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Building a Container Security Program 2018: Introduction

By Adrian Lane
The explosive growth of containers is not surprising – these technologies, such as Docker, alleviate several problems for developers deploying applications. Developers need simple packaging, rapid deployment, reduced environmental dependencies, support for microservices, generalized management, and horizontal scalability – all of which containers help provide. When a single technology enables us to address several technical problems at once, it’s very compelling. But this generic model of packaged services, where the environment is designed to treat each container as a “unit of service”, sharply reduces transparency and auditability (by design), and gives security pros nightmares. We run more code and faster, but

How Cloud Security Managers Should Respond to Meltdown and Spectre

By Rich
I hope everyone enjoyed the holidays… just in time to return to work, catch up on email, and watch the entire Internet burn down thanks to a cluster of hardware vulnerabilities built into pretty much every computing platform available. I won’t go into details or background on Meltdown and Spectre (note: if I ever discover a vulnerability, I want it named “CutYourF-ingHeartOutWithSpoon”). Instead I want to talk about them in the context of the cloud, short-term and long-term implications, and some response strategies. These are incredibly serious vulnerabilities – not only due to their immediate implications, but also because they

New Paper: Understanding Secrets Management

By Adrian Lane
Traditional application security concerns are shifting, responding to disruptive technologies and development frameworks. Cloud services, containerization, orchestration platforms, and automated build pipelines – to name just a few – all change the way we build and deploy applications. Each effects security a different way. One of the new application security challenges is to provision machines, applications, and services with the credentials they need at runtime. When you remove humans from the process things move much faster – but knowing how and when to automatically provide passwords, authentication tokens, and certificates is not an easy problem. This secrets management problem is not new, but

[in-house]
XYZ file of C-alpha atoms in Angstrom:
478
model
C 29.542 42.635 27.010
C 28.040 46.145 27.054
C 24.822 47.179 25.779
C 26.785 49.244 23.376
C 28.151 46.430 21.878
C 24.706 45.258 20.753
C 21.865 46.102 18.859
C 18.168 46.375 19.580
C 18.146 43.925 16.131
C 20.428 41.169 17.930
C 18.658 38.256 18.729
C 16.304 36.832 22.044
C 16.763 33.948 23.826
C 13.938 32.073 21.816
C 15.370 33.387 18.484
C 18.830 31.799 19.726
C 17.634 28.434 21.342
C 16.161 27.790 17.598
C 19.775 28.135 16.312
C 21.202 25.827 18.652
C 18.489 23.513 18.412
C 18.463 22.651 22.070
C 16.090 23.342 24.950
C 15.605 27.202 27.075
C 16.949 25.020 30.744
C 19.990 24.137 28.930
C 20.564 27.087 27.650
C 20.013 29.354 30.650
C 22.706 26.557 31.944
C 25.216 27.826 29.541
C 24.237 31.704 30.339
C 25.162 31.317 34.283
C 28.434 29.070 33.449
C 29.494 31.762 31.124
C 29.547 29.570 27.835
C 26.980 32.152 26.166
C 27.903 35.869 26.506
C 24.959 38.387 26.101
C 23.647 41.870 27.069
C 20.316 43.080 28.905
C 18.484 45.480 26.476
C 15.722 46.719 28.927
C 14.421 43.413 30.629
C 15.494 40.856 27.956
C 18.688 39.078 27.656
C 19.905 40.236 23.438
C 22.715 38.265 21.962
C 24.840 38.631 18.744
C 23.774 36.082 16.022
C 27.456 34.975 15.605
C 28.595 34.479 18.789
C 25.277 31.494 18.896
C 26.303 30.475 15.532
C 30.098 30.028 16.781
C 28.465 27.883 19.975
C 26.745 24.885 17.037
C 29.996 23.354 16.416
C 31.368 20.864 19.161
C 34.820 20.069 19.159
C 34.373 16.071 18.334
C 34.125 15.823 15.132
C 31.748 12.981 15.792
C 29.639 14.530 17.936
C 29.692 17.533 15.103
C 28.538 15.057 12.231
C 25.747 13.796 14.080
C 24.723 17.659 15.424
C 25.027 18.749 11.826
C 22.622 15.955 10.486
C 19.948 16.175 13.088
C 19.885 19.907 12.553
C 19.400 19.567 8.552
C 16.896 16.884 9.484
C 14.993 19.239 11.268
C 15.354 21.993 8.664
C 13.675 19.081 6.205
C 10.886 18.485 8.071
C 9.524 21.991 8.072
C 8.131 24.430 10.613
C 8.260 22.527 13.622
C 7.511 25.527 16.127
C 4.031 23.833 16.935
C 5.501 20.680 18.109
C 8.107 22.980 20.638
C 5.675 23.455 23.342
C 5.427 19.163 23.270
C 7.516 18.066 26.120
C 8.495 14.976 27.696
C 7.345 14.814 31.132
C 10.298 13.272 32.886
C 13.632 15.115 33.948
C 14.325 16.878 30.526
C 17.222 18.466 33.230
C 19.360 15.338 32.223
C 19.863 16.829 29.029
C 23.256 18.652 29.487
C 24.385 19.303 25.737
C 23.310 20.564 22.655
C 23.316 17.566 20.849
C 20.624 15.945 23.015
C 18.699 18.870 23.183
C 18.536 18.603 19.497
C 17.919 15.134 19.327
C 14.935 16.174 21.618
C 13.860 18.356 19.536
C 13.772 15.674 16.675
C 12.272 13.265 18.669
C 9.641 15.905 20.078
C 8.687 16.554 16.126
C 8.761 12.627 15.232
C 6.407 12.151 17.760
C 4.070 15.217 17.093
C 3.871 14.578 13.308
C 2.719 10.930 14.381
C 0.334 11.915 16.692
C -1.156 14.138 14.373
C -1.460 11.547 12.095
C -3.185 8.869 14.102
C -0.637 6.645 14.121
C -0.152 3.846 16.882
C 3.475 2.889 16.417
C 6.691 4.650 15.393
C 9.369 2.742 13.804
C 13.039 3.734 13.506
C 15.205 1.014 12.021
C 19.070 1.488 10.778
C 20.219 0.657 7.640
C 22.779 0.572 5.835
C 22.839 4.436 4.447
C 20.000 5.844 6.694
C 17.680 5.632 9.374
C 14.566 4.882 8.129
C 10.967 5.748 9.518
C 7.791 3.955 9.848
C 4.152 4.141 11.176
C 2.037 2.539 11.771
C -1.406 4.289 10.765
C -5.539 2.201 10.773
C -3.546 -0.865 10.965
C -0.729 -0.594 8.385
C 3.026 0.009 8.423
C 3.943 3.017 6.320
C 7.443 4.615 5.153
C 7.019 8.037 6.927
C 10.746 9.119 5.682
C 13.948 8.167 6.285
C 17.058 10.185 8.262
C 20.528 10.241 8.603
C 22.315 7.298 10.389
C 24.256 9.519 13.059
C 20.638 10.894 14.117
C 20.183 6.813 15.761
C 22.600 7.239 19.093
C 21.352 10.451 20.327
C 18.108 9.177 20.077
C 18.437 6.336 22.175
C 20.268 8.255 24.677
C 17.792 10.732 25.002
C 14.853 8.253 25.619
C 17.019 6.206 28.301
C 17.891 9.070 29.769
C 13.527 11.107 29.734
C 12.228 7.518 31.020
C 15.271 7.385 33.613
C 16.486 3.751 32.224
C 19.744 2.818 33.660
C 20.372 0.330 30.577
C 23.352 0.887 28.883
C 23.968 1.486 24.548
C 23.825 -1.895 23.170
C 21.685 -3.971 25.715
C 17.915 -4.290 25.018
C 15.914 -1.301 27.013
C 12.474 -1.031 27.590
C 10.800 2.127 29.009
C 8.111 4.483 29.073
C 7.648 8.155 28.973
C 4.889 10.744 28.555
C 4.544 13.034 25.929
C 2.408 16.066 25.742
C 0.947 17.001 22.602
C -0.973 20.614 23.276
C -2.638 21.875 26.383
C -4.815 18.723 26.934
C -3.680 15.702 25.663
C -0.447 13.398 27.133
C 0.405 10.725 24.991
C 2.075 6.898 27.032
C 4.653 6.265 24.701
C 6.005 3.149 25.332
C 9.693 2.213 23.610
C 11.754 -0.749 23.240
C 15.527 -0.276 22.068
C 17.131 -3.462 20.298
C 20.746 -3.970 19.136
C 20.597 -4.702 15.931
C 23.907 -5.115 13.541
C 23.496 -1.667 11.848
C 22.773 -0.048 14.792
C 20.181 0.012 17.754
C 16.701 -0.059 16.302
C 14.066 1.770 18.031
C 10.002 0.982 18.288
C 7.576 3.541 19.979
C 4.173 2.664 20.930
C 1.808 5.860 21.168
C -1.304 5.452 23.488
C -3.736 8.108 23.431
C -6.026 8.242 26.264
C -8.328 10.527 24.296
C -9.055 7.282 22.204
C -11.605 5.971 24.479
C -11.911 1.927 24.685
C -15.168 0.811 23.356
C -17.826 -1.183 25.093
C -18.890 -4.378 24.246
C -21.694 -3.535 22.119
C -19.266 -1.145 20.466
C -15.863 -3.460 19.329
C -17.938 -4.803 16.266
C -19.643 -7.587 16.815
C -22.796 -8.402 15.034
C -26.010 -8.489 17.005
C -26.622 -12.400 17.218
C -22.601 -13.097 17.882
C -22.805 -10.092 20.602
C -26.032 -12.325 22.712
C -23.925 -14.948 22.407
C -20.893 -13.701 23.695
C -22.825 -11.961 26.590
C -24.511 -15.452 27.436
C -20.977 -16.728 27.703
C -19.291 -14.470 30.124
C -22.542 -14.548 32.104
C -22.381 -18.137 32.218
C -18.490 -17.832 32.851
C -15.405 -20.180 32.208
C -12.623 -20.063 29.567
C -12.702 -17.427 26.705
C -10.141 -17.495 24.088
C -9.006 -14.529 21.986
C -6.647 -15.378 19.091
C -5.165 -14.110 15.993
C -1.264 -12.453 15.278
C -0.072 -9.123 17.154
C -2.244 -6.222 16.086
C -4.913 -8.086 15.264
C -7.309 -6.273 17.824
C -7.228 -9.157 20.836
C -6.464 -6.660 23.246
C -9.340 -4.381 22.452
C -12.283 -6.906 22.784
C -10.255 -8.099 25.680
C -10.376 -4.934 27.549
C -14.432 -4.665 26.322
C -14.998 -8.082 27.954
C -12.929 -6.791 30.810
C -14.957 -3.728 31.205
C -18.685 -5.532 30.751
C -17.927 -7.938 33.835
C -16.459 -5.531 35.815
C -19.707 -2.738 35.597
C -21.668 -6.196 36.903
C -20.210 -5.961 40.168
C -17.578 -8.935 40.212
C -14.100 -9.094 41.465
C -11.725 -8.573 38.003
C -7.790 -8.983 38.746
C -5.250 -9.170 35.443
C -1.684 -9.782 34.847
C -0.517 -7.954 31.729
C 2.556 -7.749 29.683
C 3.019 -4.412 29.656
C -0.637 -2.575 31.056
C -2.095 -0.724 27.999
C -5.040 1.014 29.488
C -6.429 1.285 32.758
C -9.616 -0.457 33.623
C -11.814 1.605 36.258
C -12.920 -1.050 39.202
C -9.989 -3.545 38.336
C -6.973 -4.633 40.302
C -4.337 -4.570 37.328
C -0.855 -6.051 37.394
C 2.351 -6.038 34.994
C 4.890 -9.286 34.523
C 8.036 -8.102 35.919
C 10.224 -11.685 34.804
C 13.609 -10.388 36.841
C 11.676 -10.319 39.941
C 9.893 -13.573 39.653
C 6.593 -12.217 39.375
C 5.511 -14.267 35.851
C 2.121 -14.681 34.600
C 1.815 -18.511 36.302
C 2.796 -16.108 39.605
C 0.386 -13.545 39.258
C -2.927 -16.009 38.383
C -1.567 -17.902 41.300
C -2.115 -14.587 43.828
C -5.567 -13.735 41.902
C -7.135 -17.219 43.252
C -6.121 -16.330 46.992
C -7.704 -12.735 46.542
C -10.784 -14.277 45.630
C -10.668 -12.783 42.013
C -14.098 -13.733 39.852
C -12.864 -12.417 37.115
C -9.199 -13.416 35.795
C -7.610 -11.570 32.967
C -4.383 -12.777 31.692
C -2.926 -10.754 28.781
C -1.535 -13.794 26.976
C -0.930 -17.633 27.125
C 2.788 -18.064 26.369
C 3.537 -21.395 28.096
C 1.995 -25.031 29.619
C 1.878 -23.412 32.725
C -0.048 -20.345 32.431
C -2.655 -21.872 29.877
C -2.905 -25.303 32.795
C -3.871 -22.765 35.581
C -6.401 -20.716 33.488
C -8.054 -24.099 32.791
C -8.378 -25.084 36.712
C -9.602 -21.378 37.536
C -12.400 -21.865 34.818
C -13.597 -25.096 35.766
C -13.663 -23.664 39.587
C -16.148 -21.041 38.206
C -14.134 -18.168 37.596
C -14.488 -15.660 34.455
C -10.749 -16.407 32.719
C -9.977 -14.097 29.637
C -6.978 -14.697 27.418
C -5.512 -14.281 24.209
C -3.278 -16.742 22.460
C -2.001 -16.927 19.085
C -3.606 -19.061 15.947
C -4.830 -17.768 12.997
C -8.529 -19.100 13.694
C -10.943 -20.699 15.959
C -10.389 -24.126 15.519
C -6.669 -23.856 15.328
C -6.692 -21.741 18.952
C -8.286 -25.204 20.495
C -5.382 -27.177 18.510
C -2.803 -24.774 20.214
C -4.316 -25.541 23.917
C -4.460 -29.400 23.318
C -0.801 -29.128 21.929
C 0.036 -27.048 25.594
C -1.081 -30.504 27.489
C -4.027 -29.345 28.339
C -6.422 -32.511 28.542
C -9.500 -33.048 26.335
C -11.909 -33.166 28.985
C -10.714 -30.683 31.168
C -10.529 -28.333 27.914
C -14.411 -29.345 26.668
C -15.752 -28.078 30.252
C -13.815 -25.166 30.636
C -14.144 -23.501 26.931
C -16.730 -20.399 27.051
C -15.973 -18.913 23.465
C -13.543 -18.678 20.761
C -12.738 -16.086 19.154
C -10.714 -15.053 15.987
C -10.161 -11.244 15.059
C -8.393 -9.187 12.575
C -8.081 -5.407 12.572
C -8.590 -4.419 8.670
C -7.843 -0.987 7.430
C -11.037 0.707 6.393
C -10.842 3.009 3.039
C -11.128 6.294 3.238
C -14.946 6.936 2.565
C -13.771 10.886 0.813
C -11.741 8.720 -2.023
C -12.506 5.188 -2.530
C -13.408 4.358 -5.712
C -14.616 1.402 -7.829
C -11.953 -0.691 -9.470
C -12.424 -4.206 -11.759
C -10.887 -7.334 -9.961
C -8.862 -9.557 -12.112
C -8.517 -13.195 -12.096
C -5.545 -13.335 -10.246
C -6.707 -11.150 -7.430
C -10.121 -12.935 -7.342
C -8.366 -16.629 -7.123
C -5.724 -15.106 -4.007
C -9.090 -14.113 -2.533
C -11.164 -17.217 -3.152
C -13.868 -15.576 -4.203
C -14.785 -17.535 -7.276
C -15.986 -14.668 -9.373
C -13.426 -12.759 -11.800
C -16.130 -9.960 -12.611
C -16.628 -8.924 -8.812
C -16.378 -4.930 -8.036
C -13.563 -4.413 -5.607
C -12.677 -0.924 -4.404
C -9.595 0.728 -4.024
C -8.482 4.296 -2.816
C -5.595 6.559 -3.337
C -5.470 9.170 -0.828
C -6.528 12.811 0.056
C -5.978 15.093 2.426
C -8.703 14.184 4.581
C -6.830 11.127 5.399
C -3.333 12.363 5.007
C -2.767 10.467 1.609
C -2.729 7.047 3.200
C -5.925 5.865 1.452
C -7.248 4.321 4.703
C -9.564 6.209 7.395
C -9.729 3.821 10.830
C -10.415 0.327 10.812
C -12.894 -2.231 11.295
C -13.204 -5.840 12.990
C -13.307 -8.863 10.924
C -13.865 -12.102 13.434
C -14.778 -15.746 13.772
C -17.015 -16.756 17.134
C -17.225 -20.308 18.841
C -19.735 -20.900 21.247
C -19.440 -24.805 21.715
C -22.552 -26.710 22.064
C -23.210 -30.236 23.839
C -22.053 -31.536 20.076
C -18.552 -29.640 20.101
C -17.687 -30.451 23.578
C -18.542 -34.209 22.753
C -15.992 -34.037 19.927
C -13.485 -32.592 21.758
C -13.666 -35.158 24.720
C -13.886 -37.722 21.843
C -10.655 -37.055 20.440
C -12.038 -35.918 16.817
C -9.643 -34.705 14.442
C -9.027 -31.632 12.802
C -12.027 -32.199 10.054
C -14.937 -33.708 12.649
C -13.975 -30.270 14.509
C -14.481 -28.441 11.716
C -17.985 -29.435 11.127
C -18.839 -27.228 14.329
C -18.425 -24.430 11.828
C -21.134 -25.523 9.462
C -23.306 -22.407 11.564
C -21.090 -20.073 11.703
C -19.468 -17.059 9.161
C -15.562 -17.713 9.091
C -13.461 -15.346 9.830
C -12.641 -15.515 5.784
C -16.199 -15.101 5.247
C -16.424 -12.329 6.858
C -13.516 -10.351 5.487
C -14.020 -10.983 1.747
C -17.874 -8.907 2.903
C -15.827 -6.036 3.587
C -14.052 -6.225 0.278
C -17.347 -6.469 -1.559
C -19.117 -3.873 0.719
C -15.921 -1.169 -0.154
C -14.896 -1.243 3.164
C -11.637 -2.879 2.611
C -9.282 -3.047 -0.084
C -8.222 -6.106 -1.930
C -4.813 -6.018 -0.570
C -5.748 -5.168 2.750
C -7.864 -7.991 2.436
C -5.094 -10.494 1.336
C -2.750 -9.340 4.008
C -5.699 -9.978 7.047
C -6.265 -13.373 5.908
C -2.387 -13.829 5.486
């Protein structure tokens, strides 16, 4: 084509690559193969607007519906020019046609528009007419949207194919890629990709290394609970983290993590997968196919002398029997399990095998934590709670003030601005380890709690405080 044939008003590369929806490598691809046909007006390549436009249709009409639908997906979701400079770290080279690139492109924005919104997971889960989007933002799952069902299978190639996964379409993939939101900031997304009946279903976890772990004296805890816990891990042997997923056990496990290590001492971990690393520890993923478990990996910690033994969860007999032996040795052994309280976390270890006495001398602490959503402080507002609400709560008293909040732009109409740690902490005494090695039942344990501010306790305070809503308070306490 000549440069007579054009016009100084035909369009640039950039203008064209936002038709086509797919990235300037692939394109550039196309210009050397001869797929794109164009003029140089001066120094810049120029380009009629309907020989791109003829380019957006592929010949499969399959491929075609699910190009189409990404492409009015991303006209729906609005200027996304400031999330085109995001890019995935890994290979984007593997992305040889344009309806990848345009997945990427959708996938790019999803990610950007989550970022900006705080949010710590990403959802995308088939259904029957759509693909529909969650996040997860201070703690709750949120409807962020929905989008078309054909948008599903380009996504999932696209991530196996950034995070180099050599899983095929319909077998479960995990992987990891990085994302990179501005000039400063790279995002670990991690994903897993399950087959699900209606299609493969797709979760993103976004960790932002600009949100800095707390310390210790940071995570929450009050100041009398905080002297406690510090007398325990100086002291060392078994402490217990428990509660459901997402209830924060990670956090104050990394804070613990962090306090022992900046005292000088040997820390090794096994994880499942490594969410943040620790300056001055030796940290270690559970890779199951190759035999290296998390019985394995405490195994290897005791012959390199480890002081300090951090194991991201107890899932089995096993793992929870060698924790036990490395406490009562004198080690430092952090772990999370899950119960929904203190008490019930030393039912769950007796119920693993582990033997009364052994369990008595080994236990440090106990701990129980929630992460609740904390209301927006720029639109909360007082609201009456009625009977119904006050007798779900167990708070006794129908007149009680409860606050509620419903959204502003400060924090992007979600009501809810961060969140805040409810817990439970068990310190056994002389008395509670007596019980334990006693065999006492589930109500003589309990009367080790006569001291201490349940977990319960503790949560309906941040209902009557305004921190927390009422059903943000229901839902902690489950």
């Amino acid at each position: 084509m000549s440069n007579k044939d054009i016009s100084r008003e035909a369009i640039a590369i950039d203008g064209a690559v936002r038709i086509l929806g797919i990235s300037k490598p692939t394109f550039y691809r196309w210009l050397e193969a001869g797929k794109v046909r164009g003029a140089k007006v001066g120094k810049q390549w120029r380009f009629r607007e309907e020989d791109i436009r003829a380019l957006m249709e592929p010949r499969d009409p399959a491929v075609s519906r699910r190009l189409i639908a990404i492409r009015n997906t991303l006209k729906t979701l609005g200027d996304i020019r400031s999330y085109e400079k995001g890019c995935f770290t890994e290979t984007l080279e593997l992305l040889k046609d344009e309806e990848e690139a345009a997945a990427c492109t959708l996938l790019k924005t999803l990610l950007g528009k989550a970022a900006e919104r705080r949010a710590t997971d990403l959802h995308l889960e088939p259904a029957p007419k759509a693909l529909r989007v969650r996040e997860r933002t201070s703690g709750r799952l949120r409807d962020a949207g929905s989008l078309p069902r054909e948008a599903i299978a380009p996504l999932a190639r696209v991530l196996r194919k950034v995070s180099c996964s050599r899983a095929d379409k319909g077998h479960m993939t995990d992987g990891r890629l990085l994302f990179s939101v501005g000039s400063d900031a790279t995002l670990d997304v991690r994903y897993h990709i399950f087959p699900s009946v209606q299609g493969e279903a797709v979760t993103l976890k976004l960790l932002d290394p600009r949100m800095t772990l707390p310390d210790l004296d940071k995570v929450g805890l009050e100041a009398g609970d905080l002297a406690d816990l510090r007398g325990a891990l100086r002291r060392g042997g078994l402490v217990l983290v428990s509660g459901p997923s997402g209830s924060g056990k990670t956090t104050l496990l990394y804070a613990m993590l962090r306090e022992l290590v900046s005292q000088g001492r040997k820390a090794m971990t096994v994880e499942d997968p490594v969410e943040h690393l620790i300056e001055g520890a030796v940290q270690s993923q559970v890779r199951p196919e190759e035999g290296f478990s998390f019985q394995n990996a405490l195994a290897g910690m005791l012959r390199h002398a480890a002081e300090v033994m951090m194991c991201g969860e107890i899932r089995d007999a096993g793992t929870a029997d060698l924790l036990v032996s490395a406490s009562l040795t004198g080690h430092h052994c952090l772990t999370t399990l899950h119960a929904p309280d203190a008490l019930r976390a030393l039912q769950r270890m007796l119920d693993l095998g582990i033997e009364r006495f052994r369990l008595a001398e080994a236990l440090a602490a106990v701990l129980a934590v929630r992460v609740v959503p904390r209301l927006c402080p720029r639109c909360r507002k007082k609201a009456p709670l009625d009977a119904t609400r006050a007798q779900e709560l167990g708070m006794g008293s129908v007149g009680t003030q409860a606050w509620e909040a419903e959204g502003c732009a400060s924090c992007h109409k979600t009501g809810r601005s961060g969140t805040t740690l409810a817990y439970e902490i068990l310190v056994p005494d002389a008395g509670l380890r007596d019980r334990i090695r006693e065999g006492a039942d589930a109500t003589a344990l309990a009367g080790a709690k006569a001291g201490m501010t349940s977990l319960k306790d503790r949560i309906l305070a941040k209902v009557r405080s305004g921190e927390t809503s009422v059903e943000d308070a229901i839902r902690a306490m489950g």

Firestarter: An Explicit End of Year Roundup

By Rich
The gang almost makes it through half the episode before dropping some inappropriate language as they summarize 2017. Rather than focusing on the big news, we spend time reflecting on the big trends and how little has changed, other than the pace of change. How the biggest breaches of the year stemmed from the oldest of old issues, to the newest of new. And last we want to thank all of you for all your amazing support over the years. Securosis has been running as a company for a decade now, which likely scares all of you even more than us.

Firestarter: Breacheriffic EquiFail

By Rich
This week Mike and Rich address the recent spate of operational fails leading to massive security breaches. This isn’t yet another blame the victim rant, but a frank discussion of why these issues are so persistent and so difficult to actually manage. We also discuss the rising role of automation and its potential to reduce these all-too-human errors. Watch or listen:

The Future of Security Operations: Regaining Balance

By Mike Rothman